- Series: Voices That Matter
- Paperback: 304 pages
- Publisher: New Riders; 2 edition (November 26, 2010)
- Language: English
- ISBN-10: 0321749855
- ISBN-13: 978-0321749857
- Product Dimensions: 6 x 0.5 x 9 inches
- Shipping Weight: 1 pounds
- Average Customer Review: 5 customer reviews
- Amazon Best Sellers Rank: #280,183 in Books (See Top 100 in Books)
Enter your mobile number or email address below and we'll send you a link to download the free Kindle App. Then you can start reading Kindle books on your smartphone, tablet, or computer - no Kindle device required.
To get the free app, enter your mobile phone number.
Designing the Obvious: A Common Sense Approach to Web & Mobile Application Design (2nd Edition) (Voices That Matter) 2nd Edition
Use the Amazon App to scan ISBNs and compare prices.
"Children of Blood and Bone"
Tomi Adeyemi conjures a stunning world of dark magic and danger in her West African-inspired fantasy debut. Pre-order today
Customers who bought this item also bought
Customers who viewed this item also viewed
What other items do customers buy after viewing this item?
About the Author
Robert Hoekman, Jr, is a passionate and outspoken user experience specialist and a prolific writer who has written dozens of articles and has worked with Seth Godin (Squidoo), Adobe, Automattic, United Airlines, DoTheRightThing.com, and countless others.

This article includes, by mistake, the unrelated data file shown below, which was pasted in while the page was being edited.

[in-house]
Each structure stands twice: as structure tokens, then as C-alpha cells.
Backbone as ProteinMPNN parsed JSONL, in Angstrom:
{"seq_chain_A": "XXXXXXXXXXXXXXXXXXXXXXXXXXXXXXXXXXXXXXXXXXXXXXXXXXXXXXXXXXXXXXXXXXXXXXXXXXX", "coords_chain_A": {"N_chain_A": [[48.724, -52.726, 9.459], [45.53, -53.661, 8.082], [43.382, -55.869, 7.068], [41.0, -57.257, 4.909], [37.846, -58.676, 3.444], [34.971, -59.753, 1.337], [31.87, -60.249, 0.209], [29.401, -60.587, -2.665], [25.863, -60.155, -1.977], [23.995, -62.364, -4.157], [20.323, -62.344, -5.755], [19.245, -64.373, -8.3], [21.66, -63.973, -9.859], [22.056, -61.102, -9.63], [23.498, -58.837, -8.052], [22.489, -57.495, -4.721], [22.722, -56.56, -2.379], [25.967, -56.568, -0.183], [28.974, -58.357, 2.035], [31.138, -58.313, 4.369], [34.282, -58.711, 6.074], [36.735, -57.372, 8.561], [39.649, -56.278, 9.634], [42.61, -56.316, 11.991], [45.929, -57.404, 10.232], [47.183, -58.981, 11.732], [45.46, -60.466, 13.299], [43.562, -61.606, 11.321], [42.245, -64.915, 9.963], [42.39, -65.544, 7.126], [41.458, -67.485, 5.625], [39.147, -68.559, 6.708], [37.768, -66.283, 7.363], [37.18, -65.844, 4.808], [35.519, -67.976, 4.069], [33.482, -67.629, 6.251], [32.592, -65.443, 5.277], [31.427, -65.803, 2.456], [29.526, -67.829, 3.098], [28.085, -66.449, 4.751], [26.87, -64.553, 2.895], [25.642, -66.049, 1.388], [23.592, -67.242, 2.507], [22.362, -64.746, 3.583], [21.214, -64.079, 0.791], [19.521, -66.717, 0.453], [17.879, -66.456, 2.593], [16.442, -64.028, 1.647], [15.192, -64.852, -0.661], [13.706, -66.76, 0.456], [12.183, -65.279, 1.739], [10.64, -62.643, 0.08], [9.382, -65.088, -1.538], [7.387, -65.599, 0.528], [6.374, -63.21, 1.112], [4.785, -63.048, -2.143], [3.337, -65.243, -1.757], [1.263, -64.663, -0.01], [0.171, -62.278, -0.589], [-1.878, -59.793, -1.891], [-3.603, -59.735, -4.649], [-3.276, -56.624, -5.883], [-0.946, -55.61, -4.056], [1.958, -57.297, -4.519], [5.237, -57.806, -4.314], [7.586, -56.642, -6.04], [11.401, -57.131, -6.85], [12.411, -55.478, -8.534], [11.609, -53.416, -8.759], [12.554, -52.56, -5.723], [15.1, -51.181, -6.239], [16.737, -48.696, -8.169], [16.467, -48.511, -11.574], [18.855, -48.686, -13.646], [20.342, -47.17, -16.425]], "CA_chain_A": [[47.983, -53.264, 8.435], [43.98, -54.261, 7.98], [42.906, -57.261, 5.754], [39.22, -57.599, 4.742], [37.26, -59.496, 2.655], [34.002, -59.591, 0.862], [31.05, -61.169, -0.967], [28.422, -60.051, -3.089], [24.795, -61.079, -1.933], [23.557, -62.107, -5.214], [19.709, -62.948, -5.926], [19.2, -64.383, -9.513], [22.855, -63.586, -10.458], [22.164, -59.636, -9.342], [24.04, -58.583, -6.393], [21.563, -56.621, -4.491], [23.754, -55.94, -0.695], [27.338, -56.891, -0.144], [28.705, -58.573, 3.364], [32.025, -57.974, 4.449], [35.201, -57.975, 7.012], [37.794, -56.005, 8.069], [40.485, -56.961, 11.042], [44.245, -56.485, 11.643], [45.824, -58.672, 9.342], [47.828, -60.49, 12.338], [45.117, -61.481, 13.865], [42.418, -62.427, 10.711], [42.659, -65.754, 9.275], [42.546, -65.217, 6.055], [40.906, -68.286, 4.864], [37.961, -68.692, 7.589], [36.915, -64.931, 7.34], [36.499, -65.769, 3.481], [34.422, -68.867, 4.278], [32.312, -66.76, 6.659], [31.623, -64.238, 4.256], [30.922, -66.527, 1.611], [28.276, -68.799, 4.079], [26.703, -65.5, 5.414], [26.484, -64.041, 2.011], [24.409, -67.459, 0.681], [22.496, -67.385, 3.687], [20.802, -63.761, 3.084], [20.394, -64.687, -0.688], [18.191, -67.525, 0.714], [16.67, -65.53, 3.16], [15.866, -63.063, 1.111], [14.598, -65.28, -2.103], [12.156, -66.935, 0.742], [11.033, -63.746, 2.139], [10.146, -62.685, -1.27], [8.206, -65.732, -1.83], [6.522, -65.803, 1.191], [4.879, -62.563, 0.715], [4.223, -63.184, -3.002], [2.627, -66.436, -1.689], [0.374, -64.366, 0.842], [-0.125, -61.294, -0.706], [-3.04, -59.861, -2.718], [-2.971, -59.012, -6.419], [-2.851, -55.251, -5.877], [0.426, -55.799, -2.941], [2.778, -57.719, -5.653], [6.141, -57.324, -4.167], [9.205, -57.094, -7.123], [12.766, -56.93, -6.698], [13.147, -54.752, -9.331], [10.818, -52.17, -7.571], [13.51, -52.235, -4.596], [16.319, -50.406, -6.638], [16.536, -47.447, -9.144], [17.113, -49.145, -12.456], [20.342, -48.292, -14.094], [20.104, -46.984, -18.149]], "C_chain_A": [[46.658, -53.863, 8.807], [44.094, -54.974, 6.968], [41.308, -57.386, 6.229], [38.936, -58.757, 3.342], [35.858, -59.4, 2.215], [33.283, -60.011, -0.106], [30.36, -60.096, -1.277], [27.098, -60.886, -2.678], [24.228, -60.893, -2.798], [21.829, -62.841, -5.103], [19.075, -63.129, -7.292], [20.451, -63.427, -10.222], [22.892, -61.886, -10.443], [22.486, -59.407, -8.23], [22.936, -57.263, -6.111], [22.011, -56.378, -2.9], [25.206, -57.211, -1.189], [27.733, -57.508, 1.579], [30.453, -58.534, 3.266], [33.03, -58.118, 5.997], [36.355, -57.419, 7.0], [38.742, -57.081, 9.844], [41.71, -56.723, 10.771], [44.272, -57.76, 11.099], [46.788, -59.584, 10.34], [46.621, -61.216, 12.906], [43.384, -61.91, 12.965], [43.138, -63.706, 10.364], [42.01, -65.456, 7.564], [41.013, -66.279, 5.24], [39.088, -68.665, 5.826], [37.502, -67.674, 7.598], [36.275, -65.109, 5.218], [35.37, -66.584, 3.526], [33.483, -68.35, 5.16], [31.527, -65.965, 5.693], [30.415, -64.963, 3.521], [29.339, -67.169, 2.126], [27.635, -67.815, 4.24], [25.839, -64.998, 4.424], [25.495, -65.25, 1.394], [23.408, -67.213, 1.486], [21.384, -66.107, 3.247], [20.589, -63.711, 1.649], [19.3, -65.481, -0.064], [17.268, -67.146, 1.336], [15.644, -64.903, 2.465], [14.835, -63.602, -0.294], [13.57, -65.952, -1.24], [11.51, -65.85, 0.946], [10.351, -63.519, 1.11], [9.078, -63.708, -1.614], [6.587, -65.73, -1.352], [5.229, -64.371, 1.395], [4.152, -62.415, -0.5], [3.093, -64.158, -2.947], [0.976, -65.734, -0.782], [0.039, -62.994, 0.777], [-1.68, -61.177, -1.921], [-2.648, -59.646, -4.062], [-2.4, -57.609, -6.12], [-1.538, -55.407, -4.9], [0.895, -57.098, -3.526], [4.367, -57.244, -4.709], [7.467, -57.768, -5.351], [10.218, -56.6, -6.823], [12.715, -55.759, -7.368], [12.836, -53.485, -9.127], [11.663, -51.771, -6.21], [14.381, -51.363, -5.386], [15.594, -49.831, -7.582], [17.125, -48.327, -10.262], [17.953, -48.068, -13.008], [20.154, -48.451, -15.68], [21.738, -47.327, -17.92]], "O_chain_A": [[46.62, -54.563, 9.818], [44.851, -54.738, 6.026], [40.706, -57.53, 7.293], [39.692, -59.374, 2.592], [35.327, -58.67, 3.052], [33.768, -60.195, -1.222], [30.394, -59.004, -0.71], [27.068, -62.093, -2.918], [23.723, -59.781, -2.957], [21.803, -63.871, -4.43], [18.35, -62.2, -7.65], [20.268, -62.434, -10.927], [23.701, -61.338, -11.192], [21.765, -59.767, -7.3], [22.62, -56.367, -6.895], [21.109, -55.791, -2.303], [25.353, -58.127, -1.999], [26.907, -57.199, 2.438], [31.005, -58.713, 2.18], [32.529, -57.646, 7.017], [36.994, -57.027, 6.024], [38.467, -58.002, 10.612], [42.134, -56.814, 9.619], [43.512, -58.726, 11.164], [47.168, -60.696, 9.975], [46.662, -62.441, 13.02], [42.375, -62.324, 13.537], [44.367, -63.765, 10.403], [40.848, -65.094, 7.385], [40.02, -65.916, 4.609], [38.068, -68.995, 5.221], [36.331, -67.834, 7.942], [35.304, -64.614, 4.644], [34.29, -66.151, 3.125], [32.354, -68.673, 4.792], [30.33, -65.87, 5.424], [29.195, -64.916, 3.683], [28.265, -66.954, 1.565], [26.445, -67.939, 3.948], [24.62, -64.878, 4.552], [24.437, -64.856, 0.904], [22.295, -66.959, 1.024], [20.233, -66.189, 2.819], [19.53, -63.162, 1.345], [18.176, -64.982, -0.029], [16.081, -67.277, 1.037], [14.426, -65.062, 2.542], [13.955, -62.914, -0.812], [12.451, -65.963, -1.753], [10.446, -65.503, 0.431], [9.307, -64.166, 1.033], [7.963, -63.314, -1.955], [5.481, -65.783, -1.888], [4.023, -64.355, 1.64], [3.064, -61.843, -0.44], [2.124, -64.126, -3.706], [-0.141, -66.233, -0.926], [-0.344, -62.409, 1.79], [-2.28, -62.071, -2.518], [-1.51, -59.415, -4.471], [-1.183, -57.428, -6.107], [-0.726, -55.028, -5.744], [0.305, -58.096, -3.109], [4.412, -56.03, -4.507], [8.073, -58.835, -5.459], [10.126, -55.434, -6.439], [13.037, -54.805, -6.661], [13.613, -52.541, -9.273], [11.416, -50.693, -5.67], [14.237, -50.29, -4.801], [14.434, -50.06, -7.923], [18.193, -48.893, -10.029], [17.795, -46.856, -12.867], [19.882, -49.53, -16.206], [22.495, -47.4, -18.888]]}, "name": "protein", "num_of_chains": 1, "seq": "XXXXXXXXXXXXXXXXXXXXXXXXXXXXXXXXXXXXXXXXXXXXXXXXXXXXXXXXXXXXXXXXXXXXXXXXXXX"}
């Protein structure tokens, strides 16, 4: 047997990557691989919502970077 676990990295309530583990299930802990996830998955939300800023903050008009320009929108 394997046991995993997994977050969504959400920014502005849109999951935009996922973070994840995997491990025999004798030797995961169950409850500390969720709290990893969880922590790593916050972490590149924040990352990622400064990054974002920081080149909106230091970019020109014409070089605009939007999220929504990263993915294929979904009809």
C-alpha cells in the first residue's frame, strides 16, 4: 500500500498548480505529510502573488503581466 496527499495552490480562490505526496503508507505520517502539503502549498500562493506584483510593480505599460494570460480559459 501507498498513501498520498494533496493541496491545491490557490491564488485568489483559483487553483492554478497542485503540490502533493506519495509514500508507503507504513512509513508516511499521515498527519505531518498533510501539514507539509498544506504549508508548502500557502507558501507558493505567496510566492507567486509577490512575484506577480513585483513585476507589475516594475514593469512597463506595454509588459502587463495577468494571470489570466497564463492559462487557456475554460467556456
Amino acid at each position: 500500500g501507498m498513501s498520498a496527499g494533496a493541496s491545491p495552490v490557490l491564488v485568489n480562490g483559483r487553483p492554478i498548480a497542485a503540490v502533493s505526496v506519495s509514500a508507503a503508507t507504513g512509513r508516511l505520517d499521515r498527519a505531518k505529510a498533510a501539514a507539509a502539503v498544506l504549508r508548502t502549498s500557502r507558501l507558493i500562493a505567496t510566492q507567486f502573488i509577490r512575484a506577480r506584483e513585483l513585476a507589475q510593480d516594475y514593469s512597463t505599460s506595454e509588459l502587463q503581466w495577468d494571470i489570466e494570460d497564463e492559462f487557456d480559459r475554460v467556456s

He also gives in-house training sessions and has spoken at industry events all over the world, including An Event Apart, Web App Summit, SXSW, Future of Web Design, and many others.
Robert is the author of the Amazon bestseller Designing the Obvious and its follow-up, Designing the Moment. His newest book, Web Anatomy, was coauthored by Jared Spool.
Learn more about Robert at rhjr.net. He is "rhjr" on Twitter.
Top customer reviews
There was a problem filtering reviews right now. Please try again later.
Unlike "Designing the Obvious", this book does not spend much time on specifics "how-tos" on improving design. Rather, it presents a set of real-life stories of bad designs and how they were (or could have been) improved using the author's advice. The format, along with Hoekman's eminently readable style, make this a fast, enjoyable read.
My only regret about the book is that it cannot be made required reading for anyone delving into web design. If it was, the web would be a better place; as is, you can at least make your site stand out as one of those people actually *want* to visit by reading this book.